And if you make an error, you are free to readjust and continue on better than before.

Retention of Intellectual Property Rights

When you create something, you are the copyright owner of your creation with few exceptions, such as work for hire. Copyright, at least in the United States, lasts for seventy-five years after your death. When you publish, consider the long-term implications of what you’re doing, not just for yourself, but also for your heirs for a couple of generations.

Keeping the rights of your work also means that you can do many things with it. Depending on the type of book you’re producing, you can license the rights for audio, merchandise, and film. Or you can handle some of those things yourself.


Traditionally published authors receive around 10–15 percent of the purchase price in royalties, and they may have to split that with their agents. Depending on where you publish or distribute, you can earn as much as 85 percent in royalties as an indie author and 95-100 percent with direct sales depending on your payment processor or a cash sale.


For me, the major benefit of being a traditionally published author would have been someone to market for me. And while that does happen for a few big-name authors, for the vast majority, a traditional publisher won’t even consider someone without an existing platform or the capability to have a built-in market.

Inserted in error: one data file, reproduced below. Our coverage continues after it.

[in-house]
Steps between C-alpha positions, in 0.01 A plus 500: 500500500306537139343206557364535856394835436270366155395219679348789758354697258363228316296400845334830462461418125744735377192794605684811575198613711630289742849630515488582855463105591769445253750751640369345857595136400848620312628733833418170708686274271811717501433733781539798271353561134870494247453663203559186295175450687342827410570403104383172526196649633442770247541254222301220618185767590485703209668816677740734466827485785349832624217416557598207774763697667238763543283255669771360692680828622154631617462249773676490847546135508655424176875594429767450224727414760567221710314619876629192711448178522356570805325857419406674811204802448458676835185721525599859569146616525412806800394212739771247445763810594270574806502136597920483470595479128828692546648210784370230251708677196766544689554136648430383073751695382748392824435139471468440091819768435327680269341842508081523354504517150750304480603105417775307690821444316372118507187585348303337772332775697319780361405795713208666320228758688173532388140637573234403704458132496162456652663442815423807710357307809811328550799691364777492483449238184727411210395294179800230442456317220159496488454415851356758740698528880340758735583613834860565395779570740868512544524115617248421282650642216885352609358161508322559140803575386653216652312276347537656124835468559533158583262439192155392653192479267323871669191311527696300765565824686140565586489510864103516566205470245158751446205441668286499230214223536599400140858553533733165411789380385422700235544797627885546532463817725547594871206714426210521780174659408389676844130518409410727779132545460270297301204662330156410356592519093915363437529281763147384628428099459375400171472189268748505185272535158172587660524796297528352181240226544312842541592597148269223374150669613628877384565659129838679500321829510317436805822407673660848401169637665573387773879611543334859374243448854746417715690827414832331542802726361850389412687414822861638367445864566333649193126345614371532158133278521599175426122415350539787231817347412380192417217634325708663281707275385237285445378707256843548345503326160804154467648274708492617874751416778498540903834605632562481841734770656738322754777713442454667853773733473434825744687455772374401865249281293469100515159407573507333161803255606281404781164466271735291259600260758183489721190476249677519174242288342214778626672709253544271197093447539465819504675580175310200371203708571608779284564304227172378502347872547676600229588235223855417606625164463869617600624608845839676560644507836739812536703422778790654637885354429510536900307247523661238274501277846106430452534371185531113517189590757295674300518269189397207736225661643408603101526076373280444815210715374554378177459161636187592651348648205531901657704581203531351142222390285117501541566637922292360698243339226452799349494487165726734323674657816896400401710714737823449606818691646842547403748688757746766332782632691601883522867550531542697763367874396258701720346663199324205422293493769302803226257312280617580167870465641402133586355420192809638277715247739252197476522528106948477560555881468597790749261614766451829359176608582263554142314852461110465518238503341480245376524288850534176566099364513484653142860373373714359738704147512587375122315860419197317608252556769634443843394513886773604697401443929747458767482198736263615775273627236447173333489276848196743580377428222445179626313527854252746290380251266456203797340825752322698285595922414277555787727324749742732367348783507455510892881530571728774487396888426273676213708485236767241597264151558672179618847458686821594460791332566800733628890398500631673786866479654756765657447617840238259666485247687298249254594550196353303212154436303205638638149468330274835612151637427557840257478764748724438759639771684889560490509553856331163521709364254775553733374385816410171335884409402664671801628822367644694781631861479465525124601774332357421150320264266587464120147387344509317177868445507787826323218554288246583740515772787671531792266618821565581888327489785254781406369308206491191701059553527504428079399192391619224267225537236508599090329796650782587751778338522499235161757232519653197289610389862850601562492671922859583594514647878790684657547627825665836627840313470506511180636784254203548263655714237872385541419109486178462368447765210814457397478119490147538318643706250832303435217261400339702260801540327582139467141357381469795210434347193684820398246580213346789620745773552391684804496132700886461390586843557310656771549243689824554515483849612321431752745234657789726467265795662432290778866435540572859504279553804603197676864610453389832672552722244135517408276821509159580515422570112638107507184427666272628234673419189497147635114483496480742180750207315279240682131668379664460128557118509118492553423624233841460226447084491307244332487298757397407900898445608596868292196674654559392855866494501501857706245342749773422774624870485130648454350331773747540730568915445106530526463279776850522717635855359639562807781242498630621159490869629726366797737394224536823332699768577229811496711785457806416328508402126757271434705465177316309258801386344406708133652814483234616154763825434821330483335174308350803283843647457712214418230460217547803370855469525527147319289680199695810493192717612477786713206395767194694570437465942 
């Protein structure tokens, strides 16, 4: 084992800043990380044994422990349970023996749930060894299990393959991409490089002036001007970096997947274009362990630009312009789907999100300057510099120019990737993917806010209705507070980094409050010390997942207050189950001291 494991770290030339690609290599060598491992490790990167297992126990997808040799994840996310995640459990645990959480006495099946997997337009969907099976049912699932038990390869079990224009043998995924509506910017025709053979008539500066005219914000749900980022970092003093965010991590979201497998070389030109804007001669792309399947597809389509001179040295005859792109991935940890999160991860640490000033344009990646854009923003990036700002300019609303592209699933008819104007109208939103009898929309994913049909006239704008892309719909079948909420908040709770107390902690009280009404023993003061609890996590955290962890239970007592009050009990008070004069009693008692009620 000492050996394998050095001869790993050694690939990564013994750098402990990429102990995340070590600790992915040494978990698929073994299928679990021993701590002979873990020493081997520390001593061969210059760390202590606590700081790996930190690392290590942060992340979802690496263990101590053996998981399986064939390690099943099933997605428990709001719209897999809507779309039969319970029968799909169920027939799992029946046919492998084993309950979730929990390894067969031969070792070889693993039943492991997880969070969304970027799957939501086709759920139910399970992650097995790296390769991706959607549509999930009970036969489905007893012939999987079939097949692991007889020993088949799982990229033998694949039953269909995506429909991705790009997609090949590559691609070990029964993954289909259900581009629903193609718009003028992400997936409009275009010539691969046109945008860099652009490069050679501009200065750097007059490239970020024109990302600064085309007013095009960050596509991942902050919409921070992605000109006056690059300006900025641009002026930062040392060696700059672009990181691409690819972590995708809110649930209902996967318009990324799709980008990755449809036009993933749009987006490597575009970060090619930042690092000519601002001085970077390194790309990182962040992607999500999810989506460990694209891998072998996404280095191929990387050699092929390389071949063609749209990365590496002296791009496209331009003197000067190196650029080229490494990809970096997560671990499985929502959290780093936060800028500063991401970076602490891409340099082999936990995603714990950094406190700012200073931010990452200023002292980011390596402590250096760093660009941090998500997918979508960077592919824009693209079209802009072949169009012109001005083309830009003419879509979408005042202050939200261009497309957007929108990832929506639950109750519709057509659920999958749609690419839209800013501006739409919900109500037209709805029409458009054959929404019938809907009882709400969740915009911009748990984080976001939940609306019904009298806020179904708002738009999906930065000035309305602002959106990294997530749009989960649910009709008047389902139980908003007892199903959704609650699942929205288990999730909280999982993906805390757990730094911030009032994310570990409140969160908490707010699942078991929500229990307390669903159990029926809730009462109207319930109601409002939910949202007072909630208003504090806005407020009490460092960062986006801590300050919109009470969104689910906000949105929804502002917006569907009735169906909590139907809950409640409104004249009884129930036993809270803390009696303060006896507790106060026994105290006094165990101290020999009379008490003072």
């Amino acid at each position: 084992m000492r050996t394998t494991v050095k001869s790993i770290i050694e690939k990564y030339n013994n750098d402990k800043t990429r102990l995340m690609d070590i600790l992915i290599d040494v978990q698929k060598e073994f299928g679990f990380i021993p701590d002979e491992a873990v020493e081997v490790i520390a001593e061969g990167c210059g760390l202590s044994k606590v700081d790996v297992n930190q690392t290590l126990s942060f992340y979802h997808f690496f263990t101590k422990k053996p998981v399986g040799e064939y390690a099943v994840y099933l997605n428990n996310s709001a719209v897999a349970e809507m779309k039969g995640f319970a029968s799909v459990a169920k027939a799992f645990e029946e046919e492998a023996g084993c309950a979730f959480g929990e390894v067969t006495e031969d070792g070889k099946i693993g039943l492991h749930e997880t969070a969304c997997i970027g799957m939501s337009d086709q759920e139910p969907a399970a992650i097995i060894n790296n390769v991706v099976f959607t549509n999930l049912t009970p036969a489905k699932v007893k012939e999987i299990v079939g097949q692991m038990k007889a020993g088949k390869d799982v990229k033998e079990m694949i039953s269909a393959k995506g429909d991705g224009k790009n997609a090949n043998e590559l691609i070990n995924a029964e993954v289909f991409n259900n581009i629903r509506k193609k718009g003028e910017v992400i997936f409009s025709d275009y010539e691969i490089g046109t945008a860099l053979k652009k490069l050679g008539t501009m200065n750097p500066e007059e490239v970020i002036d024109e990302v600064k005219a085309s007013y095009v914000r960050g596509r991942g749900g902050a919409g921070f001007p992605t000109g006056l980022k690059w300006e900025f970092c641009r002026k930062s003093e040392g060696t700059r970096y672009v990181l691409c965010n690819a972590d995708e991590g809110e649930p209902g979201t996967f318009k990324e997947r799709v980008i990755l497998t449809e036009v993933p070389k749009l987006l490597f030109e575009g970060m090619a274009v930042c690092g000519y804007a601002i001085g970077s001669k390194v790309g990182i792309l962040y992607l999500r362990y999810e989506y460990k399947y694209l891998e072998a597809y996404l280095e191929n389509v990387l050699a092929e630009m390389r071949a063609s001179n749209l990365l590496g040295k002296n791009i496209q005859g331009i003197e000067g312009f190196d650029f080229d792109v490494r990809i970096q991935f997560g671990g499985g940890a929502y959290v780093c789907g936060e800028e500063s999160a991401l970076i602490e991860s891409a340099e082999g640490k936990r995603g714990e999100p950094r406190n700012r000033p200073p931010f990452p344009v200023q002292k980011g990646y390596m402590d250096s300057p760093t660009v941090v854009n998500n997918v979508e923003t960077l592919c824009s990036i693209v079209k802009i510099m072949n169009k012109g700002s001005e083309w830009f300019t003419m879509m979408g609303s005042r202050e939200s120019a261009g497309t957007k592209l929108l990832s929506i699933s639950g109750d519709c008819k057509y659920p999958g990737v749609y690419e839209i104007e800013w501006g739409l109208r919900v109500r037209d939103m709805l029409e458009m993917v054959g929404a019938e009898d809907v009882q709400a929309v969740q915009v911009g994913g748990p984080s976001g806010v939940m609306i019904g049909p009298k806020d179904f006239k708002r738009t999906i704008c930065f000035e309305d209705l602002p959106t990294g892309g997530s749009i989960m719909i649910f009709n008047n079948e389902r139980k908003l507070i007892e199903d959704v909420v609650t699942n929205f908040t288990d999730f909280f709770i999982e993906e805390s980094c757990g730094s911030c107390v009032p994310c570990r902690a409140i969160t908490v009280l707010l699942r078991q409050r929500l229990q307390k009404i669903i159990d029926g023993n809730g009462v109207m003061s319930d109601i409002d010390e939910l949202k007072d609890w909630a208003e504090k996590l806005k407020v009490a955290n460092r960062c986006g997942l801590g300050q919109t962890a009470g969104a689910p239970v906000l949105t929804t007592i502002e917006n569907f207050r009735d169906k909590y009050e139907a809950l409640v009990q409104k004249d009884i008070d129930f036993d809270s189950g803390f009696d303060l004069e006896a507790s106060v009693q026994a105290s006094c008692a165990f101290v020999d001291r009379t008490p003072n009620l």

Your backlist is all your previously published titles. Traditional publishers mostly—if not entirely—ignore this mine of potential revenue. They promote new releases, but have you ever seen an ad for a book that’s been out for a couple of years? Probably not. Yet, if you’ve signed over your rights to your IP, then all of that work just sits. Whereas, if you still have the rights to your book, you can also encourage readers to find your backlist titles, and hopefully they will read everything you’ve written so far. If your profit from a book is five dollars and you only promote your most recent title, then you’ll earn five dollars for each reader who finds you. But if you have a backlist of ten titles and the reader goes back and reads them all, you’ve now earned an additional fifty dollars from that reader.

You also can promote books in your backlist that relate to current events. Imagine if you had published a book on surviving pandemics in 2015. When March 2020 hit, you ran a few ads to that book. It probably would have sold very well.*

*The above adapted from Indie Route 101, by Alice Briggs